Five keys for Danny Garcia
Plotting a path to victory against Erik Morales
The path of a young champion necessarily implies the need to dominate his veteran counterparts, demonstrating superior skills and will in the process, before dealing with the challenges of younger and hungrier opponents. And in his first world title fight in March, 27 year-old Philadelphia native Danny "Swift" Garcia (24-0, 15 KOs) proved against former four-time champion and future Hall of Famer Erik "El Terrible" Morales (52-8, 36 KOs), 36, from Tijuana, México, that he's a force to be reckoned with in the talent-rich 140-pound division. On Saturday, Garcia and Morales will clash again in the inaugural boxing card at Brooklyn's Barclays Center (Showtime, 8 ET/PT) in a new challenge for both of them after their terrific, albeit one-sided first fight.
Garcia will enter the rematch as a more mature and confident champion coming off his career-best performance against Amir Khan in his most recent outing. But judging by the spirited and sustained attack that Morales was able to put together in his losing effort the first time around, there's no reason to doubt they will make an equally terrific fight once again, which can be even closer than the first one if Morales figures out Garcia's style even further than in the first meeting.
Here are five keys to a possible victory by Garcia in this exciting rematch:
It don't mean a thing ...
|"...if you ain't got that swing" is a classic Duke Ellington tune, yes. But it can become Garcia's motto, as well. He has found some success with his wide, swinging volleys with both hands, and he did a lot of damage with those against Khan and even Morales, who taunted him in the ninth round of their first encounter by mocking this move during a break. Garcia was lucky to fight a Morales who had momentarily forgotten how to lead with his right hand straight through the middle. If he had, Morales would have peppered Garcia's face with long, punishing rights (he landed a few beautiful ones, very effectively) to stop him dead in his tracks, and all due to Garcia's free-swinging attack which leaves him dangerously open to counterpunches. Bottom line: keep the swinging to a minimum. Morales is old and savvy enough to know how to make adjustments here, and my bet is that he will. |
You got it (the right stuff)
|OK, we've gone from Ellington to the New Kids on the Block in one paragraph (they both played at the Apollo, so there's some connection here). Garcia is dangerous with his wild, two-fisted swinging attacks, but he does an even more damaging job with that long, looping right hand that comes in with no warning at all and always lands flush. Morales found himself in trouble trying to avoid that right hand, and he will walk right into it once again if he is not careful enough. It is Garcia's best punch, and it needs to be at its best for this fight, especially knowing that he can put Morales in trouble if he outlasts him and accumulates punishment on him. He needs a go-to punch to use if he has Morales in trouble like he did in the 11th round of the previous fight, and the long right could very well be that one punch. |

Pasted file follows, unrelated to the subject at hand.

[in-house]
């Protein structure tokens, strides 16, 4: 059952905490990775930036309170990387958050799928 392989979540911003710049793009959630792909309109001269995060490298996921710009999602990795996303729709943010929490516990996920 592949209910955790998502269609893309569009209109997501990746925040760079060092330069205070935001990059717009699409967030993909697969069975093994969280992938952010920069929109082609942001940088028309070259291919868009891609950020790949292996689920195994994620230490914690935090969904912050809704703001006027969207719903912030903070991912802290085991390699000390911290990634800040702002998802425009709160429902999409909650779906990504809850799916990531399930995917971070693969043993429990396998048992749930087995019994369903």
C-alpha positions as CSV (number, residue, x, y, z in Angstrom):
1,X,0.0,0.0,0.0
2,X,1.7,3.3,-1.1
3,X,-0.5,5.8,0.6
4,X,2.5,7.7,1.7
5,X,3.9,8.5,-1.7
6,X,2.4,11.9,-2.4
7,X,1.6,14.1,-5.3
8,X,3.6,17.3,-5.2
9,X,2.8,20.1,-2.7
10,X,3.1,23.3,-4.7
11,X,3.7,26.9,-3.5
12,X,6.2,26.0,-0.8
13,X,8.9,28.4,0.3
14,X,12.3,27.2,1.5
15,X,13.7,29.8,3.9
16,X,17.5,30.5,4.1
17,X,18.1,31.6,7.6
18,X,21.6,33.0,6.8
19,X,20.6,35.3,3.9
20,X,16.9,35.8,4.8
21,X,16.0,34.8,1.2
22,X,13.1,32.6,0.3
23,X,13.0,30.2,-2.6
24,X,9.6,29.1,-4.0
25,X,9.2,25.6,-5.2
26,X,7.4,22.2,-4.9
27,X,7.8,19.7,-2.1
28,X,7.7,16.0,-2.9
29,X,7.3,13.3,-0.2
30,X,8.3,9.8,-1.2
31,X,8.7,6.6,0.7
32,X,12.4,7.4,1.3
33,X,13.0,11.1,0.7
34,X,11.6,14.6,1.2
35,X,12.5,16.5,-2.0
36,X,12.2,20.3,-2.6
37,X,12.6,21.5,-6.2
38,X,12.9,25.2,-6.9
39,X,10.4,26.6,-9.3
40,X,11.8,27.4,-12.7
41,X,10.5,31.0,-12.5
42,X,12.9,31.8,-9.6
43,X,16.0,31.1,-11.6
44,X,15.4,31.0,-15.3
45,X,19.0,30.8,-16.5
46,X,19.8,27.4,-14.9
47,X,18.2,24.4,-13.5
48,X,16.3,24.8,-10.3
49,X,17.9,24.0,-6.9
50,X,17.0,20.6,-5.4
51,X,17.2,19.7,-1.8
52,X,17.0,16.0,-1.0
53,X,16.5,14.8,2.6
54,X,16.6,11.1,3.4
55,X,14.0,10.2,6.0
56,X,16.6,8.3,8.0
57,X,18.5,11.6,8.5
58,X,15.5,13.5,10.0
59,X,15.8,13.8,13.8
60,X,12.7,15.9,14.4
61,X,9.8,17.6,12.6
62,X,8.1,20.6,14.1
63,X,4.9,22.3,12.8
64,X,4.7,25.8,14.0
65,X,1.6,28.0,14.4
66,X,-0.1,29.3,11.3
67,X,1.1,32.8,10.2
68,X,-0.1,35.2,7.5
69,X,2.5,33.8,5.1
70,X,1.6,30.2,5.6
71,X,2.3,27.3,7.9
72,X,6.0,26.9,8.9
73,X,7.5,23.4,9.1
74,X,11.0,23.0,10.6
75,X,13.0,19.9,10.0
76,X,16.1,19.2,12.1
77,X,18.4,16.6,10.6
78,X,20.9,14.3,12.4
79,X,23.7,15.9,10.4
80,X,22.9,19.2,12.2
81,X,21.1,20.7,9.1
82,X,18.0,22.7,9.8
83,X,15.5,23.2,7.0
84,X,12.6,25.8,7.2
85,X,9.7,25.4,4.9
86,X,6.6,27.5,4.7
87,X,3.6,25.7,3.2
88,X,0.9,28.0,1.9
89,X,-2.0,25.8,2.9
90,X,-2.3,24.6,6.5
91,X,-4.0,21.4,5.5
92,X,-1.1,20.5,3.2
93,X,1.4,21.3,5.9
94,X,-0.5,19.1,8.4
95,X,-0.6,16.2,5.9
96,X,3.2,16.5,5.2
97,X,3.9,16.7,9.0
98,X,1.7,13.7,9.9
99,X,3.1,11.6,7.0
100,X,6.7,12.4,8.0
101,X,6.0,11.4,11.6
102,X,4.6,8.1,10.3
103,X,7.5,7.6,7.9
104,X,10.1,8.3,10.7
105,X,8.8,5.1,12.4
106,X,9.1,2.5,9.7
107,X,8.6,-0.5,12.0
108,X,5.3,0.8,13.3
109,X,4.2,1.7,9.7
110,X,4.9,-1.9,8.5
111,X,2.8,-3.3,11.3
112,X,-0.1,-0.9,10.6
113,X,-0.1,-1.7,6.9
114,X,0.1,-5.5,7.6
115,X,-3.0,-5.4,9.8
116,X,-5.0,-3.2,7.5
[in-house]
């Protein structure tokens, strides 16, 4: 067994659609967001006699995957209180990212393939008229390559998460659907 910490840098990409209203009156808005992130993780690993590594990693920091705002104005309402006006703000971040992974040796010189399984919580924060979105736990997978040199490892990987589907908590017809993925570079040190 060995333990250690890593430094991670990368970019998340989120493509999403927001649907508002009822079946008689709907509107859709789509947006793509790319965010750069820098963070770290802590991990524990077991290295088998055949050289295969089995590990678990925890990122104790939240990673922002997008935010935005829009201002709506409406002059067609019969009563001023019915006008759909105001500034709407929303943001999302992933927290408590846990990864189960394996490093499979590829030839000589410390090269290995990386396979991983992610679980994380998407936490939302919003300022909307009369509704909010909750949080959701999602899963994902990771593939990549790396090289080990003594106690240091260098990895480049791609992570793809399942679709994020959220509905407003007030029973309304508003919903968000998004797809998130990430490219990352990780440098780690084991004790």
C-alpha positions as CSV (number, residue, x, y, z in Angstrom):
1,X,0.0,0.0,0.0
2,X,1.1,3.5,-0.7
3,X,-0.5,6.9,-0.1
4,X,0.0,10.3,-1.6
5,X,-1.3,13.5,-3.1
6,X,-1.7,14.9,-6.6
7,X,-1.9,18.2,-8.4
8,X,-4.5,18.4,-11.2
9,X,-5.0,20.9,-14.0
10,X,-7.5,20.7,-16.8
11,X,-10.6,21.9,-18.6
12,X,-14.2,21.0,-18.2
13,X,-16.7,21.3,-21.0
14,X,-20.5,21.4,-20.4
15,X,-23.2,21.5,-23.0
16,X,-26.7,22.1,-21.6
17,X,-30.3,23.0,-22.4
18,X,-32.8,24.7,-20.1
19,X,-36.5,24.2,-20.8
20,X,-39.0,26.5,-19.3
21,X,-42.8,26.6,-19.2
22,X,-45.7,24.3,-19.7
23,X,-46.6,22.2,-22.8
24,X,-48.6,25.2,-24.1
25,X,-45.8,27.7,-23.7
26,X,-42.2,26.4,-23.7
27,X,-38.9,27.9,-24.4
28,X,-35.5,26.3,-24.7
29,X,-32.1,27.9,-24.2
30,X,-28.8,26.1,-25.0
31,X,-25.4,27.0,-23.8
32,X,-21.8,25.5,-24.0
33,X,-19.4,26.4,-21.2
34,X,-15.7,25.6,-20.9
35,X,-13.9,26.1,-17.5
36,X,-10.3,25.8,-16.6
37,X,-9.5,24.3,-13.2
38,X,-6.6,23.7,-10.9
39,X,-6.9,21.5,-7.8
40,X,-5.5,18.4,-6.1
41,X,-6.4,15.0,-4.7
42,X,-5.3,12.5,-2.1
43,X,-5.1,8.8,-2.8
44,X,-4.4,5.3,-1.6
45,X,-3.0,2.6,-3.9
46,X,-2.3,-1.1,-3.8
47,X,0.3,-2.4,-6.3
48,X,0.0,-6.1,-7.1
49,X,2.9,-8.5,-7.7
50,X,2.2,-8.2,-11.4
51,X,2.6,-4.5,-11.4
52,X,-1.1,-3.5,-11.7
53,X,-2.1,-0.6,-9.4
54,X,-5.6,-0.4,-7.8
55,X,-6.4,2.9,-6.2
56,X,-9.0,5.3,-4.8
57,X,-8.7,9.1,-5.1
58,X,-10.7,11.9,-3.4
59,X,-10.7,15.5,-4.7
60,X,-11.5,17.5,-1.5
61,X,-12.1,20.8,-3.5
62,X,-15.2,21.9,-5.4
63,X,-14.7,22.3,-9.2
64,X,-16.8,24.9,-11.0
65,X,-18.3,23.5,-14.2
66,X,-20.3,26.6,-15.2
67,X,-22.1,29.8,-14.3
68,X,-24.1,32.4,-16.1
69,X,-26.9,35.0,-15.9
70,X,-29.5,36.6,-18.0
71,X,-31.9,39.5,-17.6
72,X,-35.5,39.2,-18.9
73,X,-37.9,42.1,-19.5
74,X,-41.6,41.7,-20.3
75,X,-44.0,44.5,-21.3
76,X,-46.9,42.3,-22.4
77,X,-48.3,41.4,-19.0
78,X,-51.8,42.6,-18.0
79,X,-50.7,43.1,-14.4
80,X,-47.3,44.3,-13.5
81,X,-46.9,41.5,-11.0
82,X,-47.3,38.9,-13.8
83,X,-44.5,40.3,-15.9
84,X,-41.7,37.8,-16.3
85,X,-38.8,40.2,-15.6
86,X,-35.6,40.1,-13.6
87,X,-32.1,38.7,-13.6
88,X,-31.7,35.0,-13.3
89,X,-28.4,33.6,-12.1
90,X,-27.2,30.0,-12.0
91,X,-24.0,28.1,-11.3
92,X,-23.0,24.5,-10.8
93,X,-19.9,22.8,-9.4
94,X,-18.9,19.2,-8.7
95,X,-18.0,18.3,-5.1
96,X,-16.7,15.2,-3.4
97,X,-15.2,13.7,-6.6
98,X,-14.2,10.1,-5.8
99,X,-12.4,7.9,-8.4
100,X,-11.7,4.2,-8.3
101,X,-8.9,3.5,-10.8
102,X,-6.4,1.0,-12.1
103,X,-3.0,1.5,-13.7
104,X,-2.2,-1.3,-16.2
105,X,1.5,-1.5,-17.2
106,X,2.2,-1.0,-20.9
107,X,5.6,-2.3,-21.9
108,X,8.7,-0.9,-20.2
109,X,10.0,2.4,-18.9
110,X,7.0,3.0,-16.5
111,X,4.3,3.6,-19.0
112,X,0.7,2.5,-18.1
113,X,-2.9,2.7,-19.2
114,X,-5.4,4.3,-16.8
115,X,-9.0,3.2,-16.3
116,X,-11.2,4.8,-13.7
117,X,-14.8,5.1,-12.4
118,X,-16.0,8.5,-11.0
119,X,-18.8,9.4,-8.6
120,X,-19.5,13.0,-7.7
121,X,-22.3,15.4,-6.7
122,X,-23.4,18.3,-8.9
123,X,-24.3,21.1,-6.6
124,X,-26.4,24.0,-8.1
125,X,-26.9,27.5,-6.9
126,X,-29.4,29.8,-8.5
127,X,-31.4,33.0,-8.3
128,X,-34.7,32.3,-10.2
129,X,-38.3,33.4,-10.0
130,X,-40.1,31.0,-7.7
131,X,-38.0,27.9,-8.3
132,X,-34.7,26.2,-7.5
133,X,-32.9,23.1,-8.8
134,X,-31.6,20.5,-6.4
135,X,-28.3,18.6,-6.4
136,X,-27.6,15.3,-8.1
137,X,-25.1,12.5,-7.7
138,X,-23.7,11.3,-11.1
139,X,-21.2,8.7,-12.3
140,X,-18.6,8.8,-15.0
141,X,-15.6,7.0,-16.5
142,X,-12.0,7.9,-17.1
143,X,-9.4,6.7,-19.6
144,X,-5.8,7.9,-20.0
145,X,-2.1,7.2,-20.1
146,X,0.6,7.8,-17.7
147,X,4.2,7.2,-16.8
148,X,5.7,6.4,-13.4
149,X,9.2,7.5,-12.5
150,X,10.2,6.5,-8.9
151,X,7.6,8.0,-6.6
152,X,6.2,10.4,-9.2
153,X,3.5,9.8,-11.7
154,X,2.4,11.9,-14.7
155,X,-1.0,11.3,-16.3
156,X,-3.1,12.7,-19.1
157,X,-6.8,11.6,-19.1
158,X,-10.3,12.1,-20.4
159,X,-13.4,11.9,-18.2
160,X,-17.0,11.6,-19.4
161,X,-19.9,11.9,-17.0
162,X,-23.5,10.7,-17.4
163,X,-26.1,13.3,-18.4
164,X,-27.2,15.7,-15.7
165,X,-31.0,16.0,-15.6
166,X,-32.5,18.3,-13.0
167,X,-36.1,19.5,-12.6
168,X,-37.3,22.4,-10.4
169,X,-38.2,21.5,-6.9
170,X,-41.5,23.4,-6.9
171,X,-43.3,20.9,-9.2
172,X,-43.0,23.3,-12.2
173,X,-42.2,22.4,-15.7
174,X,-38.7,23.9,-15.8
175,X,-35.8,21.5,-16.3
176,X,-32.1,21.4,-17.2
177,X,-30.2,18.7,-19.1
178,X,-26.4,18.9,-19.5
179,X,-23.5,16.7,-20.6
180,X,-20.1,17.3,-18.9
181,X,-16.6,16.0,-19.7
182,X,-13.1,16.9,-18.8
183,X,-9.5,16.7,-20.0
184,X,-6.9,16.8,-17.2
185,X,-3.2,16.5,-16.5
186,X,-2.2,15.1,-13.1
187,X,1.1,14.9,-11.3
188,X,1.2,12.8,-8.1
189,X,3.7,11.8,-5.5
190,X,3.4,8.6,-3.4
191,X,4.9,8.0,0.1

Ring of fire
|Morales has a great control of the spaces in the ring and he rarely gets cornered, but Garcia managed to do just that in the first fight, putting his opponent against the ropes and making him look trapped and confused. The continuity of this tactic is a key in Garcia's chances of victory. Space and distance should be dominated by the young champion, and even though he did a great job in both during the first fight, there's still room for improvement. Garcia is more than able to put a ring of fire around Morales and engulf him in his own world of wild, long ambidextrous pressure. Probably the easiest task in Garcia's to-do list for this fight, if we look at how easily he solved this the first time around. |
Think with the whole brain
|I said it before, and it remains true: something tells me Garcia would have been a great converted right-hander. He has tremendous accuracy with his right hand, not to mention his power, and is quite clumsy with his left -- two features that can be somewhat easily improved by switching stances. It's already too late for that, but it's always a good time to start mixing it up and trying new combinations that he never tried before. Sometimes it looks as if Garcia was having a tough time deciding which hand or punch or combination is better or more effective. A word of advice: try something new, maybe at the end of those beautifully destructive six-punch combinations, once Morales is already in retreat. Who knows, maybe that left hand will come alive and get more work in the future. |
Hook it like Rocky
|In the previous fight, I described Garcia as a rarity: a Philly fighter with a bad left hook. My bad: the kid had it in him, he just needed to let it go. And he did, dropping Morales with a very precise left hook in the 11th round of the first meeting (although to be fair, Erik just walked right into it after missing with a wild punch and losing balance). Still, most of the time, what we see is a lazy, weak, inaccurate left hook to the head that pales in comparison with his decent body work. A little practice won't hurt, I guess. We'll see whether Garcia has improved a little bit with this punch, but my bet is that he'll be more confident with it and that he will make it count when the time comes. Only then, will his Philadelphia citizenship be reinstated. |
Diego Morilla is a contributor to ESPNdeportes.com.
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BARCLAYS' BOXING DEBUT
Boxing made its return to Brooklyn with four world title fights, including the rematch of junior welterweight champ Danny Garcia and former four-division titlist Erik Morales.